Acid brights have taken control of Flushing Meadows and it all seems rather contrary to the business-like atmosphere in the US Open hardcourts, where players are now scrambling to secure the last major trophy of the grand slam season.
And yet who’s to say the wildly electric color splash isn’t part of the game? Why not blind or dazzle, depending how you see it (pun intended), an opponent into submission?
Raising the bar again are two titans of the sportswear-active lifestyle industry. One goes all out for geometrics and color-blocking, and the other goes for gradient and contrast. Both have their ball-hitting squads delivering the psychedelic style statement.
For Adidas, Serbian Ana Ivanovic led the pack with the racer-back babydoll Multifaceted Pro Dress. How unfortunate that she made a first-round exit.
Germany’s Angelique Kerber and Romania’s Simona Halep, perhaps based on their mood or the time of day, mix and match jersey tank tops, in colors like Flash Red, with bottoms printed with the collection’s staple geometrics.
Halep seems the edgier gal, often going against the grain with her choice of apparel —and we applaud her for it. Unlike the other ladies in their twirly skirts and slim-fit dresses, the Romanian World No. 5 opts for Adidas’ reinvention of the sports shorts—a pair of printed tights with mesh overlay that looks like a difficult piece to wear. On Halep it looks mighty cool, showing off not just her gams but also her swift, powerful strides.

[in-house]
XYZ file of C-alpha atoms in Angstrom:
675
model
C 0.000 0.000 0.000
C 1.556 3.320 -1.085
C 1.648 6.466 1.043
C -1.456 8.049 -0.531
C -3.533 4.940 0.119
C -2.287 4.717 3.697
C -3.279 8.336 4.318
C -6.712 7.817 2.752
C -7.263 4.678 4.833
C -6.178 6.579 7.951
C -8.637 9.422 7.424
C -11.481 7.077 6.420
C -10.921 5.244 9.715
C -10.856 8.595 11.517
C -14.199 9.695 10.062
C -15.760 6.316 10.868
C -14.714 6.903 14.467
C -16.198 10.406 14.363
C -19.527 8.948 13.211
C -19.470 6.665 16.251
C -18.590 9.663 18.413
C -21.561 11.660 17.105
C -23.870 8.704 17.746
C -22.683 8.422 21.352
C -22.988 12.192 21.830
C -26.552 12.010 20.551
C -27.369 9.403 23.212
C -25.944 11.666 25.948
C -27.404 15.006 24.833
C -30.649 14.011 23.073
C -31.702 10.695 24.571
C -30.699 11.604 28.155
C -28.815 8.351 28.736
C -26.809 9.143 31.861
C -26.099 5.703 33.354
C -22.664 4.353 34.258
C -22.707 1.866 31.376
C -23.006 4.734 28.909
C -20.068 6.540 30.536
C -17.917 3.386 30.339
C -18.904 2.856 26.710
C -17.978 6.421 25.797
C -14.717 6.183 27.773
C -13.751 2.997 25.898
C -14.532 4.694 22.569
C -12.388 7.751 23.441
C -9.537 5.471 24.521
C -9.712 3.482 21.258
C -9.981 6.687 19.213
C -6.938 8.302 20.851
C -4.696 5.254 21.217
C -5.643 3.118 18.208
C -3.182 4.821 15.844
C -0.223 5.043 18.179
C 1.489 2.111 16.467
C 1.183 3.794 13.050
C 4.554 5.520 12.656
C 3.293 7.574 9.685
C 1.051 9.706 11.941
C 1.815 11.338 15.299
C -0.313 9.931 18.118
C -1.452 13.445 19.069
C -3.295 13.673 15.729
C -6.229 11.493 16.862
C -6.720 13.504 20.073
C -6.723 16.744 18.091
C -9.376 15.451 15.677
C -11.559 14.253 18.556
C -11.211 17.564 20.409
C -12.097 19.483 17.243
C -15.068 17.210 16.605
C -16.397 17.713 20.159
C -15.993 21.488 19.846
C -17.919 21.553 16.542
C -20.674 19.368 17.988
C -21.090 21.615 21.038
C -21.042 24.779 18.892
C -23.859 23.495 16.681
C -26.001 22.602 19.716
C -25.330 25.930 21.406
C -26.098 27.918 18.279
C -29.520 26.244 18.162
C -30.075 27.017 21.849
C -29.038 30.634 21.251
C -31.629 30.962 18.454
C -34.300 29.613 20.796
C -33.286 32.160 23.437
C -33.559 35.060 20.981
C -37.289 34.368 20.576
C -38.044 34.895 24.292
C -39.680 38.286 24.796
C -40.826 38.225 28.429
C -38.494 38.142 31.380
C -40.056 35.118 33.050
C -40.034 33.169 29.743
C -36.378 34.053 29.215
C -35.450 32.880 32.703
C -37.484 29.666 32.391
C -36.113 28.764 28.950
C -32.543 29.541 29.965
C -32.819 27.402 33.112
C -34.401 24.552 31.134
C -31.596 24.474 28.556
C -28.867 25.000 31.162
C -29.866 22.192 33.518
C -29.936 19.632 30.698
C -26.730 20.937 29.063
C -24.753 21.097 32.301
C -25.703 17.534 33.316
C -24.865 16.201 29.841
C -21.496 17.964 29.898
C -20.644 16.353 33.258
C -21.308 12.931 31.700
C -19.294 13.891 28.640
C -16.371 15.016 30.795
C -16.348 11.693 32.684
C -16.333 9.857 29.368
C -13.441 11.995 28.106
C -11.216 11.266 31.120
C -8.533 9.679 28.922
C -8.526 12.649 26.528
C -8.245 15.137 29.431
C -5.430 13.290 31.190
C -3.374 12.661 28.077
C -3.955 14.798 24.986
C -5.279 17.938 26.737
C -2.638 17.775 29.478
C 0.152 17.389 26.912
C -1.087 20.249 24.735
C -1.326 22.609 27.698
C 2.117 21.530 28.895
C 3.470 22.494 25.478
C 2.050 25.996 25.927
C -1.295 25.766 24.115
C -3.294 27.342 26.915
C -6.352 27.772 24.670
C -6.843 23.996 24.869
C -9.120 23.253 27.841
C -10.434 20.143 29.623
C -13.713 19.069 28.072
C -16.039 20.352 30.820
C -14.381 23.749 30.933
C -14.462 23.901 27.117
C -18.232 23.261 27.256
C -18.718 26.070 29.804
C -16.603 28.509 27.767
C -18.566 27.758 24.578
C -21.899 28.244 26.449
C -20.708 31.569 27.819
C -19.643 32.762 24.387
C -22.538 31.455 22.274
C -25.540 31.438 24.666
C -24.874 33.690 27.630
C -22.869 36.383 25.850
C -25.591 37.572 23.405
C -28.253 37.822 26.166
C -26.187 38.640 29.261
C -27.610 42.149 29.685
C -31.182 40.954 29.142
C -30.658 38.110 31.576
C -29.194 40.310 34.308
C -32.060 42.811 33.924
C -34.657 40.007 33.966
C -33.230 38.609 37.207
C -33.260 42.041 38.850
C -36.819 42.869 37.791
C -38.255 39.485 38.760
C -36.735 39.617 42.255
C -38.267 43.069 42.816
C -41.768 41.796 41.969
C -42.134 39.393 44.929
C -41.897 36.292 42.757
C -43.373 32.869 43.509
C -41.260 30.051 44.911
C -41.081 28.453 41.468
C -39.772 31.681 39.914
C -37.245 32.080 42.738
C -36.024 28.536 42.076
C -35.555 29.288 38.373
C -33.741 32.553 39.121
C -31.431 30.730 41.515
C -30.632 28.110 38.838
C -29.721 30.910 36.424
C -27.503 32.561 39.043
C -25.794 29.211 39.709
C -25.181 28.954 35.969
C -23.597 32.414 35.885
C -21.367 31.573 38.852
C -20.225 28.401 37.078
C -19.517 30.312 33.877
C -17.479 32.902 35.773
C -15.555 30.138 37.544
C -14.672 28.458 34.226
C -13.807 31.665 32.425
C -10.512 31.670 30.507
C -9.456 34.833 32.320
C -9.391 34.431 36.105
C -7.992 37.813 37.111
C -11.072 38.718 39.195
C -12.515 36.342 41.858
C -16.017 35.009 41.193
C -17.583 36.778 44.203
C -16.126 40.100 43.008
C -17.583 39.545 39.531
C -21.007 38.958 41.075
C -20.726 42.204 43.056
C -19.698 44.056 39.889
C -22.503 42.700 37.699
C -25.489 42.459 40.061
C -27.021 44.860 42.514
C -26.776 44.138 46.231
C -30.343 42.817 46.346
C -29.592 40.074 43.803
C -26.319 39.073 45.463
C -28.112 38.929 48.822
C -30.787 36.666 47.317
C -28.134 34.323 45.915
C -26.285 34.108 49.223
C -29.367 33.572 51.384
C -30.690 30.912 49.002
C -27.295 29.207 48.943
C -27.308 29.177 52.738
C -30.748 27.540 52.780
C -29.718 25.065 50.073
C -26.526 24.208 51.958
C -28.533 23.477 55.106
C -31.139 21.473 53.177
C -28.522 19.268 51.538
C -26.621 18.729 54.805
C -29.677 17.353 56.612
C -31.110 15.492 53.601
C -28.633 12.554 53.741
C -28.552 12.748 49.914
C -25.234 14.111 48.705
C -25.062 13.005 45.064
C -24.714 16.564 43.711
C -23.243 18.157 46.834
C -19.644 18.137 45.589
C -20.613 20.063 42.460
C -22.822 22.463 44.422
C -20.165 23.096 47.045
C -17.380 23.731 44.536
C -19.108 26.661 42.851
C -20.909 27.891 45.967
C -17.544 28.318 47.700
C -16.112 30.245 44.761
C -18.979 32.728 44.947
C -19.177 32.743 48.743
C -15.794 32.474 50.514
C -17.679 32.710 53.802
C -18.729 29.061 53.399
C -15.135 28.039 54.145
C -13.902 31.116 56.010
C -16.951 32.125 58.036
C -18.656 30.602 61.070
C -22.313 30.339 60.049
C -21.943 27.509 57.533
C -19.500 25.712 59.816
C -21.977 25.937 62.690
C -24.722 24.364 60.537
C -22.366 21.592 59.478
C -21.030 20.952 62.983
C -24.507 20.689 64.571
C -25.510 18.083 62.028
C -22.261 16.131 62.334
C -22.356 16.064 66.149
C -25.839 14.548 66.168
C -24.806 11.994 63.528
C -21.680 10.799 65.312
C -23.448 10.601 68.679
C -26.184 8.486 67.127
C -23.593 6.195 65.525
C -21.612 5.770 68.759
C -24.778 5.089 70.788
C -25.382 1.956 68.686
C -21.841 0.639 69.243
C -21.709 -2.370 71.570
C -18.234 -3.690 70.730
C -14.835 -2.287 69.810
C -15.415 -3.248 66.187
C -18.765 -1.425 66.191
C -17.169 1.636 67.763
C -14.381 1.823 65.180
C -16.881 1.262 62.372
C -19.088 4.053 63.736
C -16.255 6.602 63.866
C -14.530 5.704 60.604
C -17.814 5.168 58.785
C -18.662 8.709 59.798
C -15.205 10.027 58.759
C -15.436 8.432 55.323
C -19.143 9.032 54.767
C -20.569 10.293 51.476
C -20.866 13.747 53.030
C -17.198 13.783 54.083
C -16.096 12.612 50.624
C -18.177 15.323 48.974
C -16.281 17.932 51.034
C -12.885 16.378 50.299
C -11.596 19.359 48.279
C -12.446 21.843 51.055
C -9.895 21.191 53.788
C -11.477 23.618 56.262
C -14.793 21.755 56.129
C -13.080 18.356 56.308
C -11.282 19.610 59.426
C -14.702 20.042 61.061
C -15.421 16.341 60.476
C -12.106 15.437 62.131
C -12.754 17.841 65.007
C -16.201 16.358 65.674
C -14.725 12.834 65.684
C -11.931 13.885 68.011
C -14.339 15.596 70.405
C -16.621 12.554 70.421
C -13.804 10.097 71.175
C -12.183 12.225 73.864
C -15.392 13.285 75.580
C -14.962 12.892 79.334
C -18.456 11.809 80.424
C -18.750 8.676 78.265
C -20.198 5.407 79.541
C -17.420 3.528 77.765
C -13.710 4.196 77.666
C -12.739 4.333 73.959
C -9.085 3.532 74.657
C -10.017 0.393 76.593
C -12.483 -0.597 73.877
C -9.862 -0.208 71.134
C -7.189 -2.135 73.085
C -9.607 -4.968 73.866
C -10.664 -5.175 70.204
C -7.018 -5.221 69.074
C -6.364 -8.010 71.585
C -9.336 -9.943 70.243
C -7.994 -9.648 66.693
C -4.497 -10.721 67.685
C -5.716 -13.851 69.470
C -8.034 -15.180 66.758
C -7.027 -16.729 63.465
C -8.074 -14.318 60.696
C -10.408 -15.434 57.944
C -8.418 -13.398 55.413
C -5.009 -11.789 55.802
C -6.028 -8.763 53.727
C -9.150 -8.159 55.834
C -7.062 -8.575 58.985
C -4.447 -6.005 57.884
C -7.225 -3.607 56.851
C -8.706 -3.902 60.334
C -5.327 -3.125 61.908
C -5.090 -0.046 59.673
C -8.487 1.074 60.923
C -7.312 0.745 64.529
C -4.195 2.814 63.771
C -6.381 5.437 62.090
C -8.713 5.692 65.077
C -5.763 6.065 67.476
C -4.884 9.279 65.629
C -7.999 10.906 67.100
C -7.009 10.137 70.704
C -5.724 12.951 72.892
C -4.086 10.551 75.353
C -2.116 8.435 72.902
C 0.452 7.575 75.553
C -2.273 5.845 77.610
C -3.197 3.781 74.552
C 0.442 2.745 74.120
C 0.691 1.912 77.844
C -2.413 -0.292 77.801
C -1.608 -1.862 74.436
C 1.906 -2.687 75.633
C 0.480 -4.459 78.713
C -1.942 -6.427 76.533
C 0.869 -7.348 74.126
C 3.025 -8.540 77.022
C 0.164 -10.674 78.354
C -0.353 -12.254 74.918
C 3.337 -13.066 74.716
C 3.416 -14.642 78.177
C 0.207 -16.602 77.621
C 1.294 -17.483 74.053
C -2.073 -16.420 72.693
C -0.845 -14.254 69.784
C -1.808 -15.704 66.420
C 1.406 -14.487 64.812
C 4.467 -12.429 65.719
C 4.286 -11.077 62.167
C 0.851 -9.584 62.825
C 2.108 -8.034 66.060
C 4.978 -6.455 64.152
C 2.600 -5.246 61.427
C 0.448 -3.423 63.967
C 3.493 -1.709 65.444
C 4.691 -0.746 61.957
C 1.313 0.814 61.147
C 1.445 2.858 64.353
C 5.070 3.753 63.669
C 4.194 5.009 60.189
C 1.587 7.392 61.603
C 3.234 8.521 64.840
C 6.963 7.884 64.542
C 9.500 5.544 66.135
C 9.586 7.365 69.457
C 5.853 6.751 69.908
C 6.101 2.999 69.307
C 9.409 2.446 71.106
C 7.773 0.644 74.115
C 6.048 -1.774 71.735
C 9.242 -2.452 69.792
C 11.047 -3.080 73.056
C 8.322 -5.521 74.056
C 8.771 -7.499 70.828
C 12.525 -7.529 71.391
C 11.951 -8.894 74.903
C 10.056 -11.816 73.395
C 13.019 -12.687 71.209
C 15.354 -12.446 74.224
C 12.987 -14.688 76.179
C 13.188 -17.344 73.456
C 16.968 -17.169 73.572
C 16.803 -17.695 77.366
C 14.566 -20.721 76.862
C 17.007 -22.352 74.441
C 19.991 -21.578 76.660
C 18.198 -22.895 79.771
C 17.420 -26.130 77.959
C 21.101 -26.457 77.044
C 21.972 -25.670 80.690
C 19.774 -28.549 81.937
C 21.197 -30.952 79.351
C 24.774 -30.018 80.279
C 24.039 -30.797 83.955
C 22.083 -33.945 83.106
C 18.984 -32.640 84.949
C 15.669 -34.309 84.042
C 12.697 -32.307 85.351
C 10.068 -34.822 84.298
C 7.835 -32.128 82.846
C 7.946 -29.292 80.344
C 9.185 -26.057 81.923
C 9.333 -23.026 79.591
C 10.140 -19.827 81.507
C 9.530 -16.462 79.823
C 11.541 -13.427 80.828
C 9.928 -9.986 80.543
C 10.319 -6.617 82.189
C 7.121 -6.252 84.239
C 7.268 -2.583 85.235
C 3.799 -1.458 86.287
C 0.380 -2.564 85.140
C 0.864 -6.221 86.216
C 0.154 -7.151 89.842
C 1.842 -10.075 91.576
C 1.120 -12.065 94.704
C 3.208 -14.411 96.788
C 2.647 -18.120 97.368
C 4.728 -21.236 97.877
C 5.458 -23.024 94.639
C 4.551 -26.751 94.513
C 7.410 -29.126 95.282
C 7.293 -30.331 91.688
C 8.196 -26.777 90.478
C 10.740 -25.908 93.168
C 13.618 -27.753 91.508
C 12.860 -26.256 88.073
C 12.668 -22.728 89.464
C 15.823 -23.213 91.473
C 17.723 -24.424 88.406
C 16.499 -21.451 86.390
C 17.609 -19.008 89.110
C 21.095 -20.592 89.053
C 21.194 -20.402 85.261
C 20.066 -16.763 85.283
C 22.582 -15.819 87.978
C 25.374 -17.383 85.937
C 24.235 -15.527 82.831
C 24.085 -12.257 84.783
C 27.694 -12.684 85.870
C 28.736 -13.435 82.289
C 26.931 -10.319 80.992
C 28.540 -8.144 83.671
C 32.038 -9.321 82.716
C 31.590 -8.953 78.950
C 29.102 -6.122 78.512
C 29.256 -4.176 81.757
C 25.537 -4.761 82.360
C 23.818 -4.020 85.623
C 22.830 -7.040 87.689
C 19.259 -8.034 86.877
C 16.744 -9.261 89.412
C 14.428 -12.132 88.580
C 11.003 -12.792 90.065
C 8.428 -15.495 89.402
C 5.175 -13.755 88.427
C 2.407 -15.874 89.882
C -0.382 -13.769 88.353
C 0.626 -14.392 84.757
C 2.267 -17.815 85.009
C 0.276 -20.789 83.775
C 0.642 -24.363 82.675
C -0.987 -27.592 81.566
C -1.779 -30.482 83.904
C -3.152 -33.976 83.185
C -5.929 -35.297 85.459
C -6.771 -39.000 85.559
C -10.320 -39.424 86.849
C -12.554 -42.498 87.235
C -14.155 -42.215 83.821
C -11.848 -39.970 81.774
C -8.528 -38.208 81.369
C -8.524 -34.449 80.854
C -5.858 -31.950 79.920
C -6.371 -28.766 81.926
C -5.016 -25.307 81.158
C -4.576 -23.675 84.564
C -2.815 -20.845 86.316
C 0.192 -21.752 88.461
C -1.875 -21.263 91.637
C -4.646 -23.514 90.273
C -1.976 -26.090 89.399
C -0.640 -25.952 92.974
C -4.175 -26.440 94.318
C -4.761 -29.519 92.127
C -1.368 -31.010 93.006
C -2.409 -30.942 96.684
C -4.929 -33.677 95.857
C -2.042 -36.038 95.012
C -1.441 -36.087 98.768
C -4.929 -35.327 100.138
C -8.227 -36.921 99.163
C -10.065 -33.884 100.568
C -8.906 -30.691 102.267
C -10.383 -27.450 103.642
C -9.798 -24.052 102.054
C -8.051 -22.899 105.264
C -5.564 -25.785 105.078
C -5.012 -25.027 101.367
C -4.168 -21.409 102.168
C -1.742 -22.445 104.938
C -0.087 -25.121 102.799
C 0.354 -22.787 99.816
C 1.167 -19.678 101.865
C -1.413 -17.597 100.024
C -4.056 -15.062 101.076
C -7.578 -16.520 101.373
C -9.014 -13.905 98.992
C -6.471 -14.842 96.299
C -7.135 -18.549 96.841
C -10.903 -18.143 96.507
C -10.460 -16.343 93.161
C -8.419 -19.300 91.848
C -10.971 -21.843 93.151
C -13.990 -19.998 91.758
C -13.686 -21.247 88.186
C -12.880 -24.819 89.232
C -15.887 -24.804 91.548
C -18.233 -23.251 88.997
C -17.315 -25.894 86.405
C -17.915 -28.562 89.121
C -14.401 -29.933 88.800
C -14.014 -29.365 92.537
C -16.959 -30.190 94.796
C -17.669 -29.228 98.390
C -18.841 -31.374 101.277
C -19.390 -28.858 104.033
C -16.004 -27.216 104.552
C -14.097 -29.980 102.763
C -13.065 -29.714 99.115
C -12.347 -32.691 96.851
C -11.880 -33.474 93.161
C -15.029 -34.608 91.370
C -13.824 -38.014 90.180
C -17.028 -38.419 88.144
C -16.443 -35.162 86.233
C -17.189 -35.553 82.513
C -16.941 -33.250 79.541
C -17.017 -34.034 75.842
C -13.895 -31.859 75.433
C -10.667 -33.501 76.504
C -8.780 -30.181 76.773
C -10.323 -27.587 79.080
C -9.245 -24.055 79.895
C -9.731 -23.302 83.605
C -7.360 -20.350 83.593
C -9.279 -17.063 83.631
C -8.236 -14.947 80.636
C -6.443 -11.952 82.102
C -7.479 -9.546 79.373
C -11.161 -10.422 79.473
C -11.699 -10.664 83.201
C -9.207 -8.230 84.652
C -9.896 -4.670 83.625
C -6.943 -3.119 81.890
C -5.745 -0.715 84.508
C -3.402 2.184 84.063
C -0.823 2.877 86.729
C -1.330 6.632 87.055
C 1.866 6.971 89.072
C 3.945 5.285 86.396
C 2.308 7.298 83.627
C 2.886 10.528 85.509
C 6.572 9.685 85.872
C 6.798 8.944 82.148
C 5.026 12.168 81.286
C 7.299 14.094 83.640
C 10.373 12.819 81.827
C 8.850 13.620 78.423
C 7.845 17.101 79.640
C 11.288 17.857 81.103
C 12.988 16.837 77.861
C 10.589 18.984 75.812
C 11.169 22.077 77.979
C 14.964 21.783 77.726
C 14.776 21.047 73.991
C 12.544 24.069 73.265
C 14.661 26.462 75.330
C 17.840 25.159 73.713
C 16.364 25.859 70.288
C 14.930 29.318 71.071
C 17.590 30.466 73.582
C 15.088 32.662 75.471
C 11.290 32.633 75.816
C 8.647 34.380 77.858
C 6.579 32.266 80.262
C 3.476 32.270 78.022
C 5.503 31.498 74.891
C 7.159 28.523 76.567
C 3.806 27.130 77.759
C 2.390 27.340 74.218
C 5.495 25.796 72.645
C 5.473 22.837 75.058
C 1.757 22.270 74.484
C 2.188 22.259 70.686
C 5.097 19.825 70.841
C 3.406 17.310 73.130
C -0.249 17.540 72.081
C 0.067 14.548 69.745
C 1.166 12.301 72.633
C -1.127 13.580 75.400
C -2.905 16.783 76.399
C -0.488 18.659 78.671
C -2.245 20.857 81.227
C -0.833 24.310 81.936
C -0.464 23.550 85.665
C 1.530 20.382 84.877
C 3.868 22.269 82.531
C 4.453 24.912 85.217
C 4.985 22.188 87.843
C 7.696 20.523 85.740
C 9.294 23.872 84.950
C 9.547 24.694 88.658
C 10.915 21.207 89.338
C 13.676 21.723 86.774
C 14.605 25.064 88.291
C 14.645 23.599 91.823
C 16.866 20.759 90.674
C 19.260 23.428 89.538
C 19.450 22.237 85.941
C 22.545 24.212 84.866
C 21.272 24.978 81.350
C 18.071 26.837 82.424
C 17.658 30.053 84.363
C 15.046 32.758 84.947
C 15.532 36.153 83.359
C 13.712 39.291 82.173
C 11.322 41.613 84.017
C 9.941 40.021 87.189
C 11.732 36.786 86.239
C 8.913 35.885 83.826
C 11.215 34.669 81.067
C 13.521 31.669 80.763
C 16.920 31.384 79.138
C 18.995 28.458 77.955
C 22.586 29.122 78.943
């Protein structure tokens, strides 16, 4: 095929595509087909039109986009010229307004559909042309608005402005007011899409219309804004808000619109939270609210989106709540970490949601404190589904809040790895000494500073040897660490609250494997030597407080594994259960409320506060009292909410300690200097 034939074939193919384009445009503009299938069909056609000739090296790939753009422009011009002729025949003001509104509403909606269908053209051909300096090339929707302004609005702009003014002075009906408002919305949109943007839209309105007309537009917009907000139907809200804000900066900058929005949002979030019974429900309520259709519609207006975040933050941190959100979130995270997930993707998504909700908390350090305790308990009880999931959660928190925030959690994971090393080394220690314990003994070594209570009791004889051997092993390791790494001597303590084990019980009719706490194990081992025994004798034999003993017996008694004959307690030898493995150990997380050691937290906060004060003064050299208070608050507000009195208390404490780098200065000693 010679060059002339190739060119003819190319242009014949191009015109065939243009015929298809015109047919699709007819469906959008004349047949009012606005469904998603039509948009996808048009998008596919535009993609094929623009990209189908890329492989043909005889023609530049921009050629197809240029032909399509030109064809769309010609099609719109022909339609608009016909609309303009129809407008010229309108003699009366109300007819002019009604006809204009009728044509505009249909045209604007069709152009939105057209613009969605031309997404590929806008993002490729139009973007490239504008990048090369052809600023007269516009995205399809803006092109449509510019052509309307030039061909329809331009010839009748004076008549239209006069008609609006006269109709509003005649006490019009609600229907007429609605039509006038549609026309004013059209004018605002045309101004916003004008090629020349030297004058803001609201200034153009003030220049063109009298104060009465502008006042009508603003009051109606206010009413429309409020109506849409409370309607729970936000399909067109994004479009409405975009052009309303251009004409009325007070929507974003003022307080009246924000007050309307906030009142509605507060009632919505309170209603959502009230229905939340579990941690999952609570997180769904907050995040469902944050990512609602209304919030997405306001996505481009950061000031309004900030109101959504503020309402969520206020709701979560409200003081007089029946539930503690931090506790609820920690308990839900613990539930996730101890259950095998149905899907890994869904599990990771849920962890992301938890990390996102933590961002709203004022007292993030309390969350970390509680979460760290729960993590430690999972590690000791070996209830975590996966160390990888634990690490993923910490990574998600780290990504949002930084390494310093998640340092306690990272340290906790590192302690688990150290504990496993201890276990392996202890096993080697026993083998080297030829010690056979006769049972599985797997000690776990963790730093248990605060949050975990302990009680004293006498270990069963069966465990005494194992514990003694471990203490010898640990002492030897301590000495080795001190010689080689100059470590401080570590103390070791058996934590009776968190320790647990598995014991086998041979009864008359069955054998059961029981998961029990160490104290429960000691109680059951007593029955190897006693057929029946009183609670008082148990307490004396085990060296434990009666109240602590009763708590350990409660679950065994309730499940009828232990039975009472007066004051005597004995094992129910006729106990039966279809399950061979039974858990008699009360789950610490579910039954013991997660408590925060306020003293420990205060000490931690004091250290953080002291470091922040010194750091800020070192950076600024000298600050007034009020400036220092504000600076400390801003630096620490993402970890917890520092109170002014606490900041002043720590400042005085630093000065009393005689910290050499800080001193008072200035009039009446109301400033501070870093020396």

Jo-Wilfried Tsonga and Alexander Zverev flashed their hot summery brights, too, though we prefer the Frenchman’s neon-red polo tamed with periwinkle Bermuda shorts over the German’s hot pink-lemon yellow ensemble.
Stella McCartney x Adidas muse Caroline Wozniacki of Poland looks unflappable in her color-block dress with marbleized prints on the front and back. Spain’s World No. 3 Garbiñe Muguruza wears the more covetable separates from the same line.
Still, on this tourney absolutely nobody holds a candle to Serena Williams who wears—but what else—Serena Williams for Nike, no less. The collection’s headliner is called NikeCourt Power Tennis Dress, a name that suits the achievements and power game of its collaborator.
Inspired by Serena’s nights out in New York, the high-neckline dress comes in black and white versions. Its pleated skirt fans out to reveal streaks of hot pink, one of the subtler executions of the neon trend at the US Open.
The gradient two-tone pieces in the NikeCourt tennis collection make just as strong a statement, as worn by Canada’s Eugenie Bouchard, American Madison Keys, Czech Petra Kvitova and Britain’s Laura Robson on the women’s side.
Over on the men’s side, we loved seeing the black-and-green combo, especially with the zip shirt and sports jacket, on Aussie Nick Kyrgios, Bulgaria’s Grigor Dimitrov, and Juan Martin del Potro.
But somebody tell the hardworking Argentine to please, please avoid wearing head-to-toe acid green. A very tall guy like him in neon monotone can be painfully shocking to the eyes, and might cause the player on the other side of the net to throw a blinding fit.